Football has been particularly heavily televised for a couple of decades now. We accept that television cameras figuratively and physically intrude on the modern version of our beautiful game, but Wayne Rooney did not invite them; nor is he responsible for what they broadcast, or who audiences consist of. Yes, his wages would be significantly lower were it not for the constant injection of $ky's zillions - but he shouldn't be expected to compromise his passion to accommodate for intrusive lenses.
Should footballers be expected to maintain an almost parental level of decorum and consider the fact that impressionable children may be watching at home just because the sport they play is televised? I don't believe they should. I've heard current Premier League players I dislike swear on camera: Gerrard, Carragher, Terry, Cole, and the like; it doesn't bother me. They're playing football and we choose to watch them.
Sunday's newspapers, however, were calling for Rooney's head.
'A hat-trick in just 15 minutes but then United star's four-letter rant ruins it all... ROONEY'S DISGRACE' - back page of The Mail On Sunday (3/4/11).
'Rooney blows the respect agenda out of the water', the 'newspaper' went on. Respect for who, exactly? Officials? Rooney acted like the teacher's pet in the aftermath of the two penalty decisions; call that uncharacteristic if you must but the England striker was well-behaved despite facing understandable frustration.
Even today(4/4/11), after one would expect the dust to have settled and the necks of reactionary hypocrites be well wound in, The Mail wheeled out Graham Poll to give his (literal) tuppence-worth.
Poll, of whose glaring shortcomings I needn't remind you, delivered an opening gambit of 'The Football Association should ban Wayne Rooney for three games'. Mr Poll goes on to misread Rooney's emotions as anger, and preach that the feisty Evertonian's reaction was confusingly unworthy of someone who had overcome untold pressure to drag his team into the lead from an away-from-home, two-nil-down position with a 14-minute hat trick.
Everyone's least-favourite ex-referee (sorry Jeff Winter) then went on to tell tall tales about a friend(arf)'s six-year-old son asking 'Daddy, why has Wayne Rooney just said 'f***'?'
Admittedly, the vocabulary of the average British six-year-old may be somewhat more colourful than it was when I was that age, but I remember receiving a slapped backside for daring to utter the word 'damn' in 1992. That is not to say kids these days would be unfamiliar with swearing at all, but to suggest that a boy so young would be watching a goal celebration on television, recognise a barely audible utterance of hopefully unfamiliar profanity, deem it questionable behaviour and alert his father of the unsuitability of what he has just seen, is quite implausible.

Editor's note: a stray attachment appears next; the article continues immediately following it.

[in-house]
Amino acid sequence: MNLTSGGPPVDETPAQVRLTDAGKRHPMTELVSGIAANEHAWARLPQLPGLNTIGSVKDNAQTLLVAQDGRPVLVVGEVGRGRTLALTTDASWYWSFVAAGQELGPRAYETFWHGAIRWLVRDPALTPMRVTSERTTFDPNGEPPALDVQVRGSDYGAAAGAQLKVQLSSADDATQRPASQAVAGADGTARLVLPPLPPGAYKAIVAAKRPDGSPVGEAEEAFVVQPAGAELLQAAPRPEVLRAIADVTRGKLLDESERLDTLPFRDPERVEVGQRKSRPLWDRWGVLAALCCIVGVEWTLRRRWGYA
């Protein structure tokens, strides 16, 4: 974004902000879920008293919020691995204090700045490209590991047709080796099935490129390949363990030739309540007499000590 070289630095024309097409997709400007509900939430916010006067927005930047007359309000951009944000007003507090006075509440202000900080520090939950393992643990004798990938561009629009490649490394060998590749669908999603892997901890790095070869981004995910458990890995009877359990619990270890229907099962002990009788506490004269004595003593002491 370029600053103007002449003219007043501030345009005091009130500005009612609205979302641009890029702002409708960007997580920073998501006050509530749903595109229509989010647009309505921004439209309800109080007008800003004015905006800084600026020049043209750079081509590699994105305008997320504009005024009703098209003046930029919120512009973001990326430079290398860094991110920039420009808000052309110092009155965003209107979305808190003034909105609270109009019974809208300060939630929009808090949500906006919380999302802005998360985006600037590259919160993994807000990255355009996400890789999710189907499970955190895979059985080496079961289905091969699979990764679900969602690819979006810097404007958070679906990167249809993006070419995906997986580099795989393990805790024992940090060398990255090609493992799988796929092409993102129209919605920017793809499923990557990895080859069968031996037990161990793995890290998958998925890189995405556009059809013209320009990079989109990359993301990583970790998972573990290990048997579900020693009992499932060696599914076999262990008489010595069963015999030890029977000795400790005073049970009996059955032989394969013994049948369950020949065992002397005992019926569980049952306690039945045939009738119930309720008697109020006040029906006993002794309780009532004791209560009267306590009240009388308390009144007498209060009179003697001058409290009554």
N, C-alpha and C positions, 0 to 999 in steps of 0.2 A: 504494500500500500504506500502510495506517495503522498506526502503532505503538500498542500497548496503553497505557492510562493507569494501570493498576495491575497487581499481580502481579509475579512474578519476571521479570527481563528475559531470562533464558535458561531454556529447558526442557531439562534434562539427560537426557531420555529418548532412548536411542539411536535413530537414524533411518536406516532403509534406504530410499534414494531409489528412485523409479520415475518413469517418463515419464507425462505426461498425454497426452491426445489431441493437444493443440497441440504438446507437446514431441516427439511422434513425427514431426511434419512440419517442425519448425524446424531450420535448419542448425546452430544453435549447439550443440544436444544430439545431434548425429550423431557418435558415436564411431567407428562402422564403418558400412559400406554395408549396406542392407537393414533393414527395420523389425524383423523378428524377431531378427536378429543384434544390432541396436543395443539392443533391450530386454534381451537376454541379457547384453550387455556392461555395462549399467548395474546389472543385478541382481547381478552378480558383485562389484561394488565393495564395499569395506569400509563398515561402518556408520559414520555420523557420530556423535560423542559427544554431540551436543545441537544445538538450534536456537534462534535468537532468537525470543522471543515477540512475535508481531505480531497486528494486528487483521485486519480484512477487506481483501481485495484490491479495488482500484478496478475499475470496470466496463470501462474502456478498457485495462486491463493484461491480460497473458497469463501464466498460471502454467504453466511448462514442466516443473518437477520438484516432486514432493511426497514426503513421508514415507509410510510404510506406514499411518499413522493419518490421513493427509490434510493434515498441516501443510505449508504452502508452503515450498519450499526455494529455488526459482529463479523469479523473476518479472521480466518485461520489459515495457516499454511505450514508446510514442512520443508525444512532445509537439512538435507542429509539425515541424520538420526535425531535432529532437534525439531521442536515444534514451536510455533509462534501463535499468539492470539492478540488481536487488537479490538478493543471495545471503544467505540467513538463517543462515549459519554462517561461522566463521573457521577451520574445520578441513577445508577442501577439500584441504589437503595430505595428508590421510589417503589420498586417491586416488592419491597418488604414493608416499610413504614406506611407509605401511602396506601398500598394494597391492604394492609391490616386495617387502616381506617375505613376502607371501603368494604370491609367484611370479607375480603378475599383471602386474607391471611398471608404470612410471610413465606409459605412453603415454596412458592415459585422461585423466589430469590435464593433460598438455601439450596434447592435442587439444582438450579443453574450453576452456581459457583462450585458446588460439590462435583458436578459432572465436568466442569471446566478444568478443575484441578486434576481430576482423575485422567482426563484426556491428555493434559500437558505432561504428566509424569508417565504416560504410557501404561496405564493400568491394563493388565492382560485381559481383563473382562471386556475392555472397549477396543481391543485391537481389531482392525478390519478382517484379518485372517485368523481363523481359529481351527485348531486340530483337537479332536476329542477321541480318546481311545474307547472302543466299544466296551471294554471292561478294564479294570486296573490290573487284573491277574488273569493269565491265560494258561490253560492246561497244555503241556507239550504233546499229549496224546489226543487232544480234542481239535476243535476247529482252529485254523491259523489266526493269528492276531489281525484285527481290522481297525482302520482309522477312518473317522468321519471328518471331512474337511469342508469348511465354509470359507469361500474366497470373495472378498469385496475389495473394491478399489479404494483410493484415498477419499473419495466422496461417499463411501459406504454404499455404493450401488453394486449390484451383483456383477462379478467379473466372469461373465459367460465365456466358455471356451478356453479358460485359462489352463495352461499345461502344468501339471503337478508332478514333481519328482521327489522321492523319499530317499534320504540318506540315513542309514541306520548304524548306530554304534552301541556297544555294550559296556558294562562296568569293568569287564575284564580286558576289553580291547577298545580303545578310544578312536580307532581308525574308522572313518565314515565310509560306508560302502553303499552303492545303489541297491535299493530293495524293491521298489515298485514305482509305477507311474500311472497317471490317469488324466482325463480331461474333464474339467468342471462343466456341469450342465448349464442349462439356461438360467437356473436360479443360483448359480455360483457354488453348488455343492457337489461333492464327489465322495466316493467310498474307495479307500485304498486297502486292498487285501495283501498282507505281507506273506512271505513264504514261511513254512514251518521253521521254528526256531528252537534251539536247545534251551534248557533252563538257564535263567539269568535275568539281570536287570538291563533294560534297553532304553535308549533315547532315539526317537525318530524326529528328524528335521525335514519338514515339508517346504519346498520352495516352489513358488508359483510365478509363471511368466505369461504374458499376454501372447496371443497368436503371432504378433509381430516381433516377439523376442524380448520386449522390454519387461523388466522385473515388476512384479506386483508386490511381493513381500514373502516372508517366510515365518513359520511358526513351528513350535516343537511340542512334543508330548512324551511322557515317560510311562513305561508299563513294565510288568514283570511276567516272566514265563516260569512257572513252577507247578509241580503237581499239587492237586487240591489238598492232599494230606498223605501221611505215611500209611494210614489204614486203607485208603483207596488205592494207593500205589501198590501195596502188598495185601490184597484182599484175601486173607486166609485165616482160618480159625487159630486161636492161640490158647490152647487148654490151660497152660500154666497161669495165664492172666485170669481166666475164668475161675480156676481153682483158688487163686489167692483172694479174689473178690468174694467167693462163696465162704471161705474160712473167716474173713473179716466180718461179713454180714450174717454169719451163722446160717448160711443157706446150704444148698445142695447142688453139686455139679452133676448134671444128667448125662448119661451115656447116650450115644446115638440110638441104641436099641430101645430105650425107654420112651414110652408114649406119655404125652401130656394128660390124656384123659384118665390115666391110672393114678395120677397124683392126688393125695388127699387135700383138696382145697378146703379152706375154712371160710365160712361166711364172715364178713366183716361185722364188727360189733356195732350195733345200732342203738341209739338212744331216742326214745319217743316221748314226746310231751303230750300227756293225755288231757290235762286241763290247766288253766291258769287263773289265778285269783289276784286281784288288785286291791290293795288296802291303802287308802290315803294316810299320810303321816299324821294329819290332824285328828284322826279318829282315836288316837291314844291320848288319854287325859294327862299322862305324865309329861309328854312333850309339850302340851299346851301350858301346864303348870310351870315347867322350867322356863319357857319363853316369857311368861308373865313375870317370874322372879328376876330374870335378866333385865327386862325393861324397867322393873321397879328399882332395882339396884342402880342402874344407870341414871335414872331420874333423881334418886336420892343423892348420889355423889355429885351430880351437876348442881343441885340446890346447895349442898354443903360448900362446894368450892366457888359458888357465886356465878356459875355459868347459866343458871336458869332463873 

I hear worse walking past my local junior school in the morning, anyway.
...and Scooby Doo was all about drugs.
Poll even went as far as saying this Rooney episode didn't make 'pleasant viewing on Sky Sports News throughout Mother's Day'. Hear that, mum? Wayne Rooney ruined Mother's Day: put those tulips in the bin and burn those cards- we're not going out for dinner.
Easily the most ridiculous thing said on the matter came from the jowelly 'Sports Journalist of the Year'(arf) Martin Samuel, whose inability to comprehend what might have been going through Wayne's head can only lead me to believe he has always been too fat to be in a position to score such an important goal and understand one hundredth of what the United star felt.
'I'm offended by his total absence of love and joy for the game', said Samuel the Hutt. 'Give it in', he went on. 'Let another kid have the No. 10 shirt at Manchester United... He might actually smile when he scores'.
Questioning this guy's passion? Accusing this man of not loving football? He's not bothered? This lad should jack it in because he doesn't care? You should not question Wayne Rooney's love for football, Marty.
If we have to offer an excuse (and we don't), it's there for all to see that Rooney's celebration was an impromptu eruption of emotion that renders Mr. Samuel's ramblings quite confusing.
But what should we expect from The Mail? After all, this is the same 'newspaper' that decided a full-page splash dedicated to Rooney's recent minor shortcomings in front of goal was the best way to celebrate a Berbatov hat trick-inspired 5-0 defeat of Birmingham earlier this season; a game in which Rooney provided three assists.
One can only imagine the uproar had Rooney said something offensive while playing for England.
To the Football Association and The Mail: fuck you.
Don't like it?
We're Man United, what fucking what.